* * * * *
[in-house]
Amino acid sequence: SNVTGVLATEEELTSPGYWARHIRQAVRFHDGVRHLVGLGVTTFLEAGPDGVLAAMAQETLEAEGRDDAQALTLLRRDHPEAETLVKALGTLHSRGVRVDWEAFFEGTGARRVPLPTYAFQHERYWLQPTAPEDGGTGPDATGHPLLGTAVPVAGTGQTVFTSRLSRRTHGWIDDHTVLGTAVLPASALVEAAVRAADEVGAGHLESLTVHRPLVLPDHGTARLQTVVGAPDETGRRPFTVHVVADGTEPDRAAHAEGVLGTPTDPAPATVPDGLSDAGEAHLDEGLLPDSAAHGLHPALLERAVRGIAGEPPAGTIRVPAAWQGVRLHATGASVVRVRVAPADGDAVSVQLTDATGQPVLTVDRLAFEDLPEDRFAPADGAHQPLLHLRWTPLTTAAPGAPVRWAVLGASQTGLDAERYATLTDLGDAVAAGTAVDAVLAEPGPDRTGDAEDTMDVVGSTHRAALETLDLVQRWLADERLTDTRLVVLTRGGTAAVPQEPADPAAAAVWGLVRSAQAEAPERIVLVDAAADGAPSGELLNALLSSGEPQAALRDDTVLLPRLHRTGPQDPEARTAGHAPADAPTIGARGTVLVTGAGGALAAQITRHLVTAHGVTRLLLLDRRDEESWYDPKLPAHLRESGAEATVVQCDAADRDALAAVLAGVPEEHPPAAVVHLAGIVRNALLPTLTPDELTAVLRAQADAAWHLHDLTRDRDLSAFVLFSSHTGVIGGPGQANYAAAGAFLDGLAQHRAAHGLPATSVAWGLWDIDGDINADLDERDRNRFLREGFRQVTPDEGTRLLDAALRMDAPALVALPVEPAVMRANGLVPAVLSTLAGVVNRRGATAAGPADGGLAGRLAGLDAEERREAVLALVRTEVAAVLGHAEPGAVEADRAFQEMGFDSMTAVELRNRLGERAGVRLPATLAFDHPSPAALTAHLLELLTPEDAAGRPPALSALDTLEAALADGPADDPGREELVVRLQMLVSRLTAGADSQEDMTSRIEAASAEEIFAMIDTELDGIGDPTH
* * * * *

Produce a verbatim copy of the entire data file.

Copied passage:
[in-house]
Amino acid sequence: SNVTGVLATEEELTSPGYWARHIRQAVRFHDGVRHLVGLGVTTFLEAGPDGVLAAMAQETLEAEGRDDAQALTLLRRDHPEAETLVKALGTLHSRGVRVDWEAFFEGTGARRVPLPTYAFQHERYWLQPTAPEDGGTGPDATGHPLLGTAVPVAGTGQTVFTSRLSRRTHGWIDDHTVLGTAVLPASALVEAAVRAADEVGAGHLESLTVHRPLVLPDHGTARLQTVVGAPDETGRRPFTVHVVADGTEPDRAAHAEGVLGTPTDPAPATVPDGLSDAGEAHLDEGLLPDSAAHGLHPALLERAVRGIAGEPPAGTIRVPAAWQGVRLHATGASVVRVRVAPADGDAVSVQLTDATGQPVLTVDRLAFEDLPEDRFAPADGAHQPLLHLRWTPLTTAAPGAPVRWAVLGASQTGLDAERYATLTDLGDAVAAGTAVDAVLAEPGPDRTGDAEDTMDVVGSTHRAALETLDLVQRWLADERLTDTRLVVLTRGGTAAVPQEPADPAAAAVWGLVRSAQAEAPERIVLVDAAADGAPSGELLNALLSSGEPQAALRDDTVLLPRLHRTGPQDPEARTAGHAPADAPTIGARGTVLVTGAGGALAAQITRHLVTAHGVTRLLLLDRRDEESWYDPKLPAHLRESGAEATVVQCDAADRDALAAVLAGVPEEHPPAAVVHLAGIVRNALLPTLTPDELTAVLRAQADAAWHLHDLTRDRDLSAFVLFSSHTGVIGGPGQANYAAAGAFLDGLAQHRAAHGLPATSVAWGLWDIDGDINADLDERDRNRFLREGFRQVTPDEGTRLLDAALRMDAPALVALPVEPAVMRANGLVPAVLSTLAGVVNRRGATAAGPADGGLAGRLAGLDAEERREAVLALVRTEVAAVLGHAEPGAVEADRAFQEMGFDSMTAVELRNRLGERAGVRLPATLAFDHPSPAALTAHLLELLTPEDAAGRPPALSALDTLEAALADGPADDPGREELVVRLQMLVSRLTAGADSQEDMTSRIEAASAEEIFAMIDTELDGIGDPTH